"Remember that a very good sardine is always preferable to a not that good lobster."

- Ferran Adria on eGullet 12/16/2004.

Docsconz - Musings on Food and Life

Slow Food Saratoga Region - Co-Founder

Twitter - @docsconz

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I thought the story was funny, but it was so unnecessary for her to put down the egullet testing team.

Her testing methods were a bit sloppy. I question why anyone would make a fava bean cassoulet in the middle of winter? Why mix up "Nine pounds of fresh fava beans, husked and peeled." with nine pounds of husked beans. The recipe calls for

peeling one cup.

Why would a cookbook reviewer test a recipe in an uncalibrated oven and then complain that the food burned? And why did she substitute a crucial ingredient and then complain about the results?

Edited by Wolfert (log)

“C’est dans les vieux pots, qu’on fait la bonne soupe!”, or ‘it is in old pots that good soup is made’.

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I thought the story was funny, but it  was so unnecessary for her to put down the egullet testing team.

Her testing methods were a bit sloppy.  I question why anyone would make a  fava bean cassoulet in the middle of winter?  Why mix up  "Nine pounds of fresh fava beans, husked and peeled." with nine pounds of husked beans. The recipe calls for

peeling one cup.

Why would a cookbook reviewer  test a recipe in an uncalibrated oven and then complain that the food burned?  And why did she substitute a crucial ingredient  and then complain about the results?

I agree with all points. And why would anyone make a rushed cooking marathon out of this? Kind of misses part of the point of all this, no?

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I am wondering if anyone can tell me where I went wrong - I made the Potato, Leek and White Bean Soup as posted in Recipe Gullet (I figured I would try it before buying the book). I could not find the right beans so I used flageolet beans. Anyhow, the soup is very starchy - to the extent that it has an unpleasant, almost gelatinous mouthfeel. The only thing I changed about the recipe was the type of bean. Is this the expected texture for the soup, and I just don't like it, or did something go wrong, perhaps because of the beans?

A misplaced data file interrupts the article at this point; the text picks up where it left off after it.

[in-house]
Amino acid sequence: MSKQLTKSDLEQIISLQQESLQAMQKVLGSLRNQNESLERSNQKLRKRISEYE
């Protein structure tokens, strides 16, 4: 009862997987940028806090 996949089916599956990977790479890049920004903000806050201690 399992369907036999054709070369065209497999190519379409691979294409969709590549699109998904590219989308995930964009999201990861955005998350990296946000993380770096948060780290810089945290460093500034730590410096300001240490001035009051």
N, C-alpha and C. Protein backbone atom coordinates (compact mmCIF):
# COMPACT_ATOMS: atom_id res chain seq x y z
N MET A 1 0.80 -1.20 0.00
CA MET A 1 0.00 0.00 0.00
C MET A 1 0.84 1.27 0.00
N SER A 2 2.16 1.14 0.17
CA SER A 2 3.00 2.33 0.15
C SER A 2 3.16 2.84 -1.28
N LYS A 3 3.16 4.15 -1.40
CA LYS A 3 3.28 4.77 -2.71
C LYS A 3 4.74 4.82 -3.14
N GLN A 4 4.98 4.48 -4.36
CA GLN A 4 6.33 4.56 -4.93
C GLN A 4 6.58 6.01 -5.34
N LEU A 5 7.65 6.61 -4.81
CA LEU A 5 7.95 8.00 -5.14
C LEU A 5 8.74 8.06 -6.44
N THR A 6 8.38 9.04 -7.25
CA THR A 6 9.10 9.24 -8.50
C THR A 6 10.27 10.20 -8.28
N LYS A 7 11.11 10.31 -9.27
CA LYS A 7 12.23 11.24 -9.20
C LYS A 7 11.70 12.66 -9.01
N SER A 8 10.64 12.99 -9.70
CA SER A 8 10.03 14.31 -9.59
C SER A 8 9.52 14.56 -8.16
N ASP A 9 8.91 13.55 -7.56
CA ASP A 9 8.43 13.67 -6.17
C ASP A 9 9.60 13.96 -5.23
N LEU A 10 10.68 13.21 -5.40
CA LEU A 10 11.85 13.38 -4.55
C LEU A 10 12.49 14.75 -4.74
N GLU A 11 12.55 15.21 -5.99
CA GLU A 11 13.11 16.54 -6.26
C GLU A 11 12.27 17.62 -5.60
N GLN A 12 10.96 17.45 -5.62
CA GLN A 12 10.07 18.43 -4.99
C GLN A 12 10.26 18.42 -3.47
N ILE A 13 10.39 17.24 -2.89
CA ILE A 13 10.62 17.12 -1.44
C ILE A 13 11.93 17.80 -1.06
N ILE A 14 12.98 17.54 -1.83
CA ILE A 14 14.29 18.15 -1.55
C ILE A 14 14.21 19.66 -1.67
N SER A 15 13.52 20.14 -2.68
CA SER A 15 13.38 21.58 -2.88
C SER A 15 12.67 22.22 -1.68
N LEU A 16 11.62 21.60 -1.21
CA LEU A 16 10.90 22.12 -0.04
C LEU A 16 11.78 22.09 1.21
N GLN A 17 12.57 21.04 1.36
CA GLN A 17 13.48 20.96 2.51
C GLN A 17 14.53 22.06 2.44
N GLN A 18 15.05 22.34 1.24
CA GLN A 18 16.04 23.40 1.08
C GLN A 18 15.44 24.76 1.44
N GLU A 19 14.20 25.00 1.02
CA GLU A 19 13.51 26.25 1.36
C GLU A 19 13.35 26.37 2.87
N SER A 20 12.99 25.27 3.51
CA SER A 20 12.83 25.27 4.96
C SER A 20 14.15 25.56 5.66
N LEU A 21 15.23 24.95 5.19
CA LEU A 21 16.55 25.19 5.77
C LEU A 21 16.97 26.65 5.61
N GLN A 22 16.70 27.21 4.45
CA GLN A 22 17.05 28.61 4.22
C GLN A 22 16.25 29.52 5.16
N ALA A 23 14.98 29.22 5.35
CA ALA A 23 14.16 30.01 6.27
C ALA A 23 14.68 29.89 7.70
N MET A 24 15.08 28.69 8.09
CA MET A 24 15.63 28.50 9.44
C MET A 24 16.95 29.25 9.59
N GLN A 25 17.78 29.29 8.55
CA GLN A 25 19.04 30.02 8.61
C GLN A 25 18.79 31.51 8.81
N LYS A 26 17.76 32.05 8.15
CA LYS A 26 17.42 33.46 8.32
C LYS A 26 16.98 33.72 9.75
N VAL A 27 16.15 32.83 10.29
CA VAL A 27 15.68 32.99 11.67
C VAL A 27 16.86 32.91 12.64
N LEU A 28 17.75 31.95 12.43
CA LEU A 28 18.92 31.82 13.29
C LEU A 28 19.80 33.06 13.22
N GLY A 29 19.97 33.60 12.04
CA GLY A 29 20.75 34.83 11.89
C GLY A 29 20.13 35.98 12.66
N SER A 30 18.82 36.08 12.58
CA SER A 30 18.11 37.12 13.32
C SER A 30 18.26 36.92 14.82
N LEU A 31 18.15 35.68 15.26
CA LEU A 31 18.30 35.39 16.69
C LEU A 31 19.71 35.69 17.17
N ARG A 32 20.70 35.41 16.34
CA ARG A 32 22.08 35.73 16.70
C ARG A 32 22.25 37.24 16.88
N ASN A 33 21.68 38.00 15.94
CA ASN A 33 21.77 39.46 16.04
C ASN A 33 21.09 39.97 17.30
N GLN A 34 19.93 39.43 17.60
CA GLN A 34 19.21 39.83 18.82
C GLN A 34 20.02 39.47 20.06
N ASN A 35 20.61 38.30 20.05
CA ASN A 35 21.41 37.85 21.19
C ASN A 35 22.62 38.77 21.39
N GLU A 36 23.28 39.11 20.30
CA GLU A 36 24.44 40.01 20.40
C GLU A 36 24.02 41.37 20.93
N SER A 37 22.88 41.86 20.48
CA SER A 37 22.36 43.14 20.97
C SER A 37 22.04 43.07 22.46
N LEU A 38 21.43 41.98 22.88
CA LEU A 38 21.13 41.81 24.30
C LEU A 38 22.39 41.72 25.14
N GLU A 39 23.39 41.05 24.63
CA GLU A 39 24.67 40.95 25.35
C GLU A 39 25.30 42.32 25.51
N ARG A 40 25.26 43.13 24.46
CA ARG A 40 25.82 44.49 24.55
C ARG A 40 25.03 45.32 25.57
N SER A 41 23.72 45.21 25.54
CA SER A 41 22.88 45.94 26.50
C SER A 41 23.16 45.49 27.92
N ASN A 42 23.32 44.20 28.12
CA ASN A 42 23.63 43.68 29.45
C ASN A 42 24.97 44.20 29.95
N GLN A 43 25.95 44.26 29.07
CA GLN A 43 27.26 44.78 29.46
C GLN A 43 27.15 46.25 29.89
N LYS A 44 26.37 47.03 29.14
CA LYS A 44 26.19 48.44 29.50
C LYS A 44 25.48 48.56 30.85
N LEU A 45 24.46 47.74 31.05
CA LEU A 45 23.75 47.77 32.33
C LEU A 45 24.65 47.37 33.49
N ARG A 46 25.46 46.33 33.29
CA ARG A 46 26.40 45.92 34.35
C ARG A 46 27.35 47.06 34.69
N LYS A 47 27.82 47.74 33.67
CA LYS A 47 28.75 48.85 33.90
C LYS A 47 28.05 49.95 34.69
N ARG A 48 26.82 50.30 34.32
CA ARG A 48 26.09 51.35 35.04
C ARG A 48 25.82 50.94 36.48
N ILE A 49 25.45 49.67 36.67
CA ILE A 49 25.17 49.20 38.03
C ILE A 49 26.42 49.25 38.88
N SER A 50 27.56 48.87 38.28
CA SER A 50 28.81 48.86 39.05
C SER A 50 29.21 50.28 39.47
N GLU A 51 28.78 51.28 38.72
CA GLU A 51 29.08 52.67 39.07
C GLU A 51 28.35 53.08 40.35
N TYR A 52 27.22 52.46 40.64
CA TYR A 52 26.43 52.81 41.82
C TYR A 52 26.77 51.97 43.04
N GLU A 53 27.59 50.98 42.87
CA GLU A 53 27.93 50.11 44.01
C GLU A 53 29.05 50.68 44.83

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Chef Gerald Hirigoyen of the Restaurant Piperade provided this terrific recipe for my book. His restaurant is a Basque food paradise in San Francisco.

The bean of choice for this soup is the Basque Tarbais bean now available in the States. Www.chefshop.com or frenchselections.com.

If you don't want to obtain them by mail, then I suggest you use any thin-skinned white bean that is sweet-tasting and buttery textured. Look for the Greek gigantes or the French lingots as substitutes.

Edited by Wolfert (log)

“C’est dans les vieux pots, qu’on fait la bonne soupe!”, or ‘it is in old pots that good soup is made’.

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Made the Pouissin with Garlic Cream Sauce last night for the first time, my first recipe not in the original edition. The sauce was great, although I didn't get the port and stock reduced quite enough before adding the garlic cream.

Although I liked the final sauce, I was actually thinking that the garlic cream by itself (w/o the port and stock) after I removed the solids was a great sauce (certainly more intense). Has anyone tried this? I am thinking about it with some pan-roasted chicken.

"If the divine creator has taken pains to give us delicious and exquisite things to eat, the least we can do is prepare them well and serve them with ceremony."

~ Fernand Point

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Made chicken stock this weekend so that I could make the Garlic Soup tonight. YUM! I have another Garlic Soup recipe from another french cookbook that only uses the yolks, no white or vinegar, and has you strain it smooth. This got voted the favorite by TallDrinkOfWater. Served with a salad, pate and baguette. A nice Cab/Syrah in the glass

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Wendy, this is a divine soup, isn't it? It has become a regular here -- it's one of those soups I can on the table fairly quickly (I always have stock on hand) and it has ingredients which I always have on hand. One of the best "quick on the table" meals I can do.

Susan Fahning aka "snowangel"
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Yay! Lucky lucky us! Paula will be the guest chef/author at a dinner at the London Grill in Philadelphia on March 21, 2006 as part of the annual Book and the Cook celebration featuring recipes from The Cooking of Southwest France.

I am very much looking forward to seeing Paula again and having the opportunity to taste some of these fabulous recipes. :smile:

Katie M. Loeb
Booze Muse, Spiritual Advisor

Author: Shake, Stir, Pour:Fresh Homegrown Cocktails